Posted on: 21 December 2015Share
In the state of West Virginia, 1 out of 44 drivers will collide with a deer within the next 12 months, which doesn't seem unusual since the state is known as the Mountain State. However, what may surprise you is that, according to research, 1 in 169 drivers in the United States will collide with a deer within the next year. Given the chances that you will hit a deer at some point in your lifetime, it's important to know how to handle the situation before it actually happens. That way, you can be prepared. Here's what you need to know.
Insurance Coverage You Will Need
Collisions with wildlife and domestic animals are covered under comprehensive insurance, not liability. If you live in a state where there is a high risk of collision with deer, it would be a good idea to get comprehensive insurance for your vehicles. Another type of coverage you should consider if you live in a high-risk area is car rentals, just in case you do hit a deer and your vehicle needs to be in an auto body repair shop for any length of time.
Also, you'll want to be sure the deductible is something that you can handle at a moment's notice. Sometimes, people try to save money on their insurance premiums by having a high deductible. However, if the deductible is too high to pay out of pocket, then your vehicle won't get the repairs it will need to get you back on the road again.
What to Do If You Hit a Deer
It's important to take a few precautions if you do hit a deer. First and foremost, you want to be sure you, your passengers, and other drivers on the roadway are safe. If your vehicle becomes inoperable due to a collision with a deer, try to move the vehicle off of the roadway.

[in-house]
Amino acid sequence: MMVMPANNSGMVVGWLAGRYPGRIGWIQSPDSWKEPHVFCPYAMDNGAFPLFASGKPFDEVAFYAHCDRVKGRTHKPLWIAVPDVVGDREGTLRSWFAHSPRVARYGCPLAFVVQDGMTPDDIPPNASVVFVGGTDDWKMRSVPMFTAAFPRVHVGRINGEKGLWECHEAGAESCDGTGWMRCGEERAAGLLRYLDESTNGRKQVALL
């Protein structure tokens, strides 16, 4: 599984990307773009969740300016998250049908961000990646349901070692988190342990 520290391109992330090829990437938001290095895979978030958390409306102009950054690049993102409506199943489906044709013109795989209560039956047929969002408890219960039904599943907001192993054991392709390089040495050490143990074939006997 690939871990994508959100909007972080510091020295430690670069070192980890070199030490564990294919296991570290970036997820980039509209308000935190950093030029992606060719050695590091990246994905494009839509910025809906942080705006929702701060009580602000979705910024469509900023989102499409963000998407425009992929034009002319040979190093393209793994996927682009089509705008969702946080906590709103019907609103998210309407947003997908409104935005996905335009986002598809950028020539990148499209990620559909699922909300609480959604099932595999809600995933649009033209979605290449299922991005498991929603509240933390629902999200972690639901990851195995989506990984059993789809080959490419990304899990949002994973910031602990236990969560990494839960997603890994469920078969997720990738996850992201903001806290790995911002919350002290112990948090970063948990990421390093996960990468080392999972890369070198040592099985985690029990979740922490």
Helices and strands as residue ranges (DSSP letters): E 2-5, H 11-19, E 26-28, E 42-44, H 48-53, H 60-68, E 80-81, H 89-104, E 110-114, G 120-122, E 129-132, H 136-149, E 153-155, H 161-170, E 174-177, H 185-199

However, be careful to avoid getting too close to the animal if it did not succumb to the injuries it got from the impact. The deer may suddenly kick at you, thrash around, or get up. It's important to be extremely careful if you hit a buck. The last thing you'll need is for the buck to attack you with his antlers. If you hit a doe, look around for fawns or other deer.
Each state has different laws regarding whether or not collisions with wildlife need to be called in to the authorities. Therefore, it's crucial to understand what the laws are in your state, especially if you live in one that has a high risk of collisions with deer. However, it's a good idea to call the police so you can show your insurance company proof of what happened.
Take Your Vehicle for Repairs
Sometimes, damages from collisions with deer may appear minor, which can lead you to wonder if it's worthwhile to contact the insurance company. However, even if a collision with a deer seems more like a fender bender in damages, it's important to still report it to your insurance company and get the vehicle checked over by an auto body repair shop. The reason for this is because there may be hidden mechanical damages that resulted from the impact, such as a crack in the radiator or a shift in part of the powertrain.
Also, sometimes this type of impact can cause the headlight alignment to be off-kilter, even though there doesn't appear to be any damages. Headlights out of alignment can make it difficult to drive at night and may cause you to fail your next vehicle inspection. To correctly align the headlights again, the panels in the body of the car may need to be properly realigned. These types of repairs would be covered by your insurance company if you have comprehensive collision and file a claim. You can find more info here on repairing damages that could be caused by a collision with a deer that may not be noticeable right away.